All of this pales in comparison with RE5, however, which nearly forgets horror altogether. Much as in 4, zombies, in the sense of the previous games, are nowhere to be seen, and indeed, the so-called mutants are now shooting at you with machine guns. Since the game takes place in a non-English speaking country, many of the “monsters” you face might as well just be human foreigners with guns. The game also took a lot of flack for its largely daytime setting, though I disagree that this meant it necessarily had to negatively affect its horror level. Chris Redfield, the main playable character in the game (the other is Sheva Alomar, who serves the purpose of being a piece of ass while simultaneously helping to refute claims of racism against Capcom), is a returning protagonist from RE1 and Code Veronica. In the fan community, Chris has always been mocked a little for being a bit of a meathead, but somehow it never quite felt like he was being taken seriously by the game itself, and he certainly wasn’t entirely unrealistic in his meatheadedness. RE5 takes this to new levels, turning Chris into one of those box-headed, muscles-upon-muscles heroes that Yahtzee Croshaw so-rightfully mocks in his Zero Punctuation videos. In terms of storyline, RE5 craps all over the established plot, refusing to tie together loose ends that only really could be tied together in this particular game, and that had tickled the minds of RE fans since RE2.
Though both 4 and 5 brought some innovations I did like, my overall complaint is with the shift in style and atmosphere, which inevitably does include some aspects of the gameplay. I would have loved to have seen further developments, such as the ability to jump and greater ease in movement, and I do see the value in co-op aspects.RE4 and 5 changed the fundamental feel of the games, however, and its a feel I don’t believe the gaming industry needs more of (more action games, more macho protagonists, more militarism). Many fans are enthusiastic about the trailer for RE6 based on the presence of zombies, the nighttime scenes and Alex Wesker, and while I definitely agree that these were all good choices, I can’t help but notice the many, many problems that haven’t been addressed by what we see from 6, and the few that it adds to the pile. Perhaps I’m beating a dead horse, but the very fact that Leon and Chris are again the leads cuts to the core of the problem for me. It’s as thoughResident Evil began with 4 and that, rather than rewarding longtime fans with new storylines for long-missing characters (Billy, Claire, Rebecca, Steve, etc), or challenging newer fans with material they aren’t familiar with, the series has degenerated into one that believes it needs a male, action-hero protagonist to make money and entertain its audience. I could buy Leon returning for RE6, since his story arc was clearly far from over in RE4, and I can buy the inclusion of Alex Wesker as an intriguing wild card, but Chris’s story felt largely over in 5, and his presence in 6 comes off as a cheap, lazy, old-fashioned and cowardly. The change in style begs the question of why Capcom couldn’t just have created a new series and either finished RE off or continued with the in-character developments we saw in the REmake and RE:0? The most obvious answer is money, and that with an already established fan base, Capcom wouldn’t have to risk losing much of it. This, of course, depends on not just the gullibility of their audience, but in the lack of respect gamers themselves have for their own industry. It’s also true that Capcom have gambled this way in the past (theDevil May Cry series started off as the template for RE4) and been very successful with it.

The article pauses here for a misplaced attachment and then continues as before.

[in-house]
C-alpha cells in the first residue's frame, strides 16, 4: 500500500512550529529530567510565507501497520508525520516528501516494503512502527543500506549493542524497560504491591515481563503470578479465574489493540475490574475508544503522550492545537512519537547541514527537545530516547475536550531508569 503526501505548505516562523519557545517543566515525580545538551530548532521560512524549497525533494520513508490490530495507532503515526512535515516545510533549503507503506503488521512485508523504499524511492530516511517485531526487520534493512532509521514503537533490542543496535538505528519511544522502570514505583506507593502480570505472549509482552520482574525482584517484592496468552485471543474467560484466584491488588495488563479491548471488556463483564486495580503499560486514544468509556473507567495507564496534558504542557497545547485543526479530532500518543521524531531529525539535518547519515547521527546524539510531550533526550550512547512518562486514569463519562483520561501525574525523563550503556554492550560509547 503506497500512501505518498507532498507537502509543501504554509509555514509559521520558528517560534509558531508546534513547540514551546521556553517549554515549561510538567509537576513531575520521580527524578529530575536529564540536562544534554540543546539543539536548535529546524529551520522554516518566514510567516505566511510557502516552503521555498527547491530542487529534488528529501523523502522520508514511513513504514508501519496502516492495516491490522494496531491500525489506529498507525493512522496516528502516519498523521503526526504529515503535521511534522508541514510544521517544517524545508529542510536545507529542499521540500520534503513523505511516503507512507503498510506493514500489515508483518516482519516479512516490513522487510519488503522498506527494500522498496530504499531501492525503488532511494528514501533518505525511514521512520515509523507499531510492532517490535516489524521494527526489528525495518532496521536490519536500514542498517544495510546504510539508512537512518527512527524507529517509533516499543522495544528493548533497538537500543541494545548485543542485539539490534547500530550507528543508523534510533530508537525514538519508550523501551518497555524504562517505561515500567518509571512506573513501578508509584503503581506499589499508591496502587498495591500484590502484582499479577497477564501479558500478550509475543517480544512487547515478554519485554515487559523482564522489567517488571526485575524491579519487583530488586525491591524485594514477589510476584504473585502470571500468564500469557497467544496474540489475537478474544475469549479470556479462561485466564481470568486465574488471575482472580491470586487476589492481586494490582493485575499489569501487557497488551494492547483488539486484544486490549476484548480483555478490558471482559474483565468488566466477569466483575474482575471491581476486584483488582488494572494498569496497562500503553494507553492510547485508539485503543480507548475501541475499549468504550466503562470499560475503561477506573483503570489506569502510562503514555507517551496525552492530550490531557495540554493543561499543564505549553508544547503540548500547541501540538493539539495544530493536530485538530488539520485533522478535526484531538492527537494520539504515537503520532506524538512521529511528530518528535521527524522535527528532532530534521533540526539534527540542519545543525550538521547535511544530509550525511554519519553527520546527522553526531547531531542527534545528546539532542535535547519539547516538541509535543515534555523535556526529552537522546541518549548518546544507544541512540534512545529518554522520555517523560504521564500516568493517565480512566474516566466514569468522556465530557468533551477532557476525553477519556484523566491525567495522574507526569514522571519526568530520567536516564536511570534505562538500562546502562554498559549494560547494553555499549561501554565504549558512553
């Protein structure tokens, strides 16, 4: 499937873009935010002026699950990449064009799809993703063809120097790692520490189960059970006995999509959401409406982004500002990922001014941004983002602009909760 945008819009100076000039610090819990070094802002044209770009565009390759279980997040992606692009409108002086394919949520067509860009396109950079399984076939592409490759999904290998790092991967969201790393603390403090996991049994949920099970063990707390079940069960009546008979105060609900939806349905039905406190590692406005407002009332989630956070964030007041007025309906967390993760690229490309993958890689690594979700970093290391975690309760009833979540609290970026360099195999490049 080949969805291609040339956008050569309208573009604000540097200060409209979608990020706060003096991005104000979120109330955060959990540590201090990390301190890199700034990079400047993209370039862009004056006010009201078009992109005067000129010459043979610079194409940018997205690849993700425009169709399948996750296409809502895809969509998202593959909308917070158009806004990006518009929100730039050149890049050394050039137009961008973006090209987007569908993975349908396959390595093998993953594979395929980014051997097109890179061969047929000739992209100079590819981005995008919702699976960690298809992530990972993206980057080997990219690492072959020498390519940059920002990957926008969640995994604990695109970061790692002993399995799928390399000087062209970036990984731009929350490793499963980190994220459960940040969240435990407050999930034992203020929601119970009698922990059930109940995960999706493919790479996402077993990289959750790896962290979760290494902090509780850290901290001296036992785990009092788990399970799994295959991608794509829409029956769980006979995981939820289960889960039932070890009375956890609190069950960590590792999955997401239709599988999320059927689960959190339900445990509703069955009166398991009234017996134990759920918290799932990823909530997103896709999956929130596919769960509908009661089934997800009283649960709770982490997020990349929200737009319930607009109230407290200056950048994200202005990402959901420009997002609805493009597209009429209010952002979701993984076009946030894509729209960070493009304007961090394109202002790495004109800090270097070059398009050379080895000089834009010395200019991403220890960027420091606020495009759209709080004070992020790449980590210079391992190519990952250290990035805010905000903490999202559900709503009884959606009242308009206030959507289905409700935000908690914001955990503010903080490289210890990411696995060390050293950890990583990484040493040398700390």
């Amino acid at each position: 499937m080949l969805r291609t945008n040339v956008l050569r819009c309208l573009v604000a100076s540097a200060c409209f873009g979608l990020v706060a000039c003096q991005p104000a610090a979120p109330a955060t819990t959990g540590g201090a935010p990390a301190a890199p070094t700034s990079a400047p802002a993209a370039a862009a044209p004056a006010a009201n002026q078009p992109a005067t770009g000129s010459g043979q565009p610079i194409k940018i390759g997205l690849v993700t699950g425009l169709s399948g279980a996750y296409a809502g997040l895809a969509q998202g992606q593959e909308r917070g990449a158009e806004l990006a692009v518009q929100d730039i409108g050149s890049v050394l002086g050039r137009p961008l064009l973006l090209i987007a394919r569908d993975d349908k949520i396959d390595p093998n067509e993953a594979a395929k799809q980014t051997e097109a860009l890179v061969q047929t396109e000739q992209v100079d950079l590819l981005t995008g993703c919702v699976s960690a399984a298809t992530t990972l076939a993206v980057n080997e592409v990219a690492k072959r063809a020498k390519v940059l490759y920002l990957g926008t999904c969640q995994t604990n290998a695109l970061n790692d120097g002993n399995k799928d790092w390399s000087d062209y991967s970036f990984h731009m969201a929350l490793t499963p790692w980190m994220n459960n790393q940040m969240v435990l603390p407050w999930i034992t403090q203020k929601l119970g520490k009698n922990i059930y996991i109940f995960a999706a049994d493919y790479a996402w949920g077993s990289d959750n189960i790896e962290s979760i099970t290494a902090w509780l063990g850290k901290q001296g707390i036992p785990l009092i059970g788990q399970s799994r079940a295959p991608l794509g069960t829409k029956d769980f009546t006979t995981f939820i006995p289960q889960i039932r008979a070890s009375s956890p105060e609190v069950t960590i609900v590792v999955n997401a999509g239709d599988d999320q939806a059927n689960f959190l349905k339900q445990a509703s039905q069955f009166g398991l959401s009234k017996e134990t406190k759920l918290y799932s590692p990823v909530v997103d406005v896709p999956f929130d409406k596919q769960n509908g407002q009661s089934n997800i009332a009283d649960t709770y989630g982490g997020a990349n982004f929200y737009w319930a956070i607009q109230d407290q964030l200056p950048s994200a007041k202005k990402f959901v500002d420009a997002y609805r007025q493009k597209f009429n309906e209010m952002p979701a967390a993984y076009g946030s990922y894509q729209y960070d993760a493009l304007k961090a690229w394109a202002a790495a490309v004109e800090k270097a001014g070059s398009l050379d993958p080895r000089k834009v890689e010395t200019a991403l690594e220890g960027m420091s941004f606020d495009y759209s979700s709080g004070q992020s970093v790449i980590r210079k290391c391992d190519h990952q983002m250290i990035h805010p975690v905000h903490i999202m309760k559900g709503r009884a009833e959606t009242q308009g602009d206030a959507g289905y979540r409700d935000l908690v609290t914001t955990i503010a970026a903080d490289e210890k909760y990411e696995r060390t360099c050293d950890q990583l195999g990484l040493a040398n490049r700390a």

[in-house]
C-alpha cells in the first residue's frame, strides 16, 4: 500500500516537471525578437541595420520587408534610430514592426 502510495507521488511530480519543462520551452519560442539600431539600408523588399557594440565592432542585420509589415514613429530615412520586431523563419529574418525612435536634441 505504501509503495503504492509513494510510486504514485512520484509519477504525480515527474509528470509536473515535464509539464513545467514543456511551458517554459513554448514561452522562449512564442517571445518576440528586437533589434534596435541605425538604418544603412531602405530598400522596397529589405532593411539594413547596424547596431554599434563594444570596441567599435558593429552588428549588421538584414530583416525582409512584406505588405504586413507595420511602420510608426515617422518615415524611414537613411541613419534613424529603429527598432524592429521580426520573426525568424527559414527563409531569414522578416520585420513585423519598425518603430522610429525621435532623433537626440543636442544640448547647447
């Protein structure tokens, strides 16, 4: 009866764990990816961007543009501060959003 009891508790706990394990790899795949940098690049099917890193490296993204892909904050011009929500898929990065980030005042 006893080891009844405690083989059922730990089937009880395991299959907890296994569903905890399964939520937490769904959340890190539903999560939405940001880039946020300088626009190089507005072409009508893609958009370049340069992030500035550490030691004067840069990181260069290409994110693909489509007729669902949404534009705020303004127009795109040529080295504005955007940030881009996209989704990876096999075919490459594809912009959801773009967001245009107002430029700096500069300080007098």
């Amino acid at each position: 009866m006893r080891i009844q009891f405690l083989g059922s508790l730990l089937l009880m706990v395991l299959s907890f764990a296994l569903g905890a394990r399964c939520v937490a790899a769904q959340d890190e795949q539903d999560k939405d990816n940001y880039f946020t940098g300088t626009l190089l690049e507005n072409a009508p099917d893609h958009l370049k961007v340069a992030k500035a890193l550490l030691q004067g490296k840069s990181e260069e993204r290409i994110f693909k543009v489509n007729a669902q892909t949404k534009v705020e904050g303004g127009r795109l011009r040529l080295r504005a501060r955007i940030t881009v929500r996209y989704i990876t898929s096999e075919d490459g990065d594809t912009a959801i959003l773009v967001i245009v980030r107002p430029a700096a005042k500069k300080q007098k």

It is this lack of self-respect, as well as disappearing diversity in games, that convinces me that all gamers should be concerned when companies like Capcom make these sorts of choices for their customers. Like a movie-goer deciding between a fantasy film and a contemporary drama, I like to have options in gaming depending on what I’m in the mood for, but most of what we’re being fed nowadays are copy-paste plots, characters and gameplay.
Resident Evil 6 is doing something to improve on the poorer choices the series made in 4 and 5, but is it enough? I don’t think it is, and though that’s undeniably pessimistic of me, at least if I go into it with a mindset of disappointment, I won’t feel like my faith in the franchise has been shat on when the game comes out.

1 Is it just me or does Leon look uncannily like Richard Armitage in this trailer?
2 Exaggeration (it’s actually 11).
3 Well, Resident Evil and Crash Bandicoot, but we won’t dwell on that too much.
4 An animated film featuring Leon and Claire